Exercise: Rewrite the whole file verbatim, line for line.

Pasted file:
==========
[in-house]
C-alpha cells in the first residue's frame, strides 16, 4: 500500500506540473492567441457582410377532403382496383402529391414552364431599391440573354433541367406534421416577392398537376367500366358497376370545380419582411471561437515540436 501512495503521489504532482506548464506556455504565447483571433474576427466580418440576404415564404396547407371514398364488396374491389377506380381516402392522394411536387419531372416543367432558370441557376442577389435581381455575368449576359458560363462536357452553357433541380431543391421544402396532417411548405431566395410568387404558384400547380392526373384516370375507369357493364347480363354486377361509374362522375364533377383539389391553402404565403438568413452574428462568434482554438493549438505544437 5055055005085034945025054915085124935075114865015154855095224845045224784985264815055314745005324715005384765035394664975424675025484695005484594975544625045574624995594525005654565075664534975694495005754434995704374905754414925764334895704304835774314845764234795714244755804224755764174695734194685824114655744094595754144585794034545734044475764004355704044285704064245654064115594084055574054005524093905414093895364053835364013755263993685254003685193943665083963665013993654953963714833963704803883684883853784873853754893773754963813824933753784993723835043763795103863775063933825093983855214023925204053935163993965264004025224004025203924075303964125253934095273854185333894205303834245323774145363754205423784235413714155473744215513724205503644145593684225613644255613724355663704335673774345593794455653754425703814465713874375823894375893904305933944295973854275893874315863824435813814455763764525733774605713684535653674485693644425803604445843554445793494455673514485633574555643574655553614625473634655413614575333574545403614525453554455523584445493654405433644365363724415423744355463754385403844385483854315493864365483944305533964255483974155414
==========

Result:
[in-house]
C-alpha cells in the first residue's frame, strides 16, 4: 500500500506540473492567441457582410377532403382496383402529391414552364431599391440573354433541367406534421416577392398537376367500366358497376370545380419582411471561437515540436 501512495503521489504532482506548464506556455504565447483571433474576427466580418440576404415564404396547407371514398364488396374491389377506380381516402392522394411536387419531372416543367432558370441557376442577389435581381455575368449576359458560363462536357452553357433541380431543391421544402396532417411548405431566395410568387404558384400547380392526373384516370375507369357493364347480363354486377361509374362522375364533377383539389391553402404565403438568413452574428462568434482554438493549438505544437 5055055005085034945025054915085124935075114865015154855095224845045224784985264815055314745005324715005384765035394664975424675025484695005484594975544625045574624995594525005654565075664534975694495005754434995704374905754414925764334895704304835774314845764234795714244755804224755764174695734194685824114655744094595754144585794034545734044475764004355704044285704064245654064115594084055574054005524093905414093895364053835364013755263993685254003685193943665083963665013993654953963714833963704803883684883853784873853754893773754963813824933753784993723835043763795103863775063933825093983855214023925204053935163993965264004025224004025203924075303964125253934095273854185333894205303834245323774145363754205423784235413714155473744215513724205503644145593684225613644255613724355663704335673774345593794455653754425703814465713874375823894375893904305933944295973854275893874315863824435813814455763764525733774605713684535653674485693644425803604445843554445793494455673514485633574555643574655553614625473634655413614575333574545403614525453554455523584445493654405433644365363724415423744355463754385403844385483854315493864365483944305533964255483974155414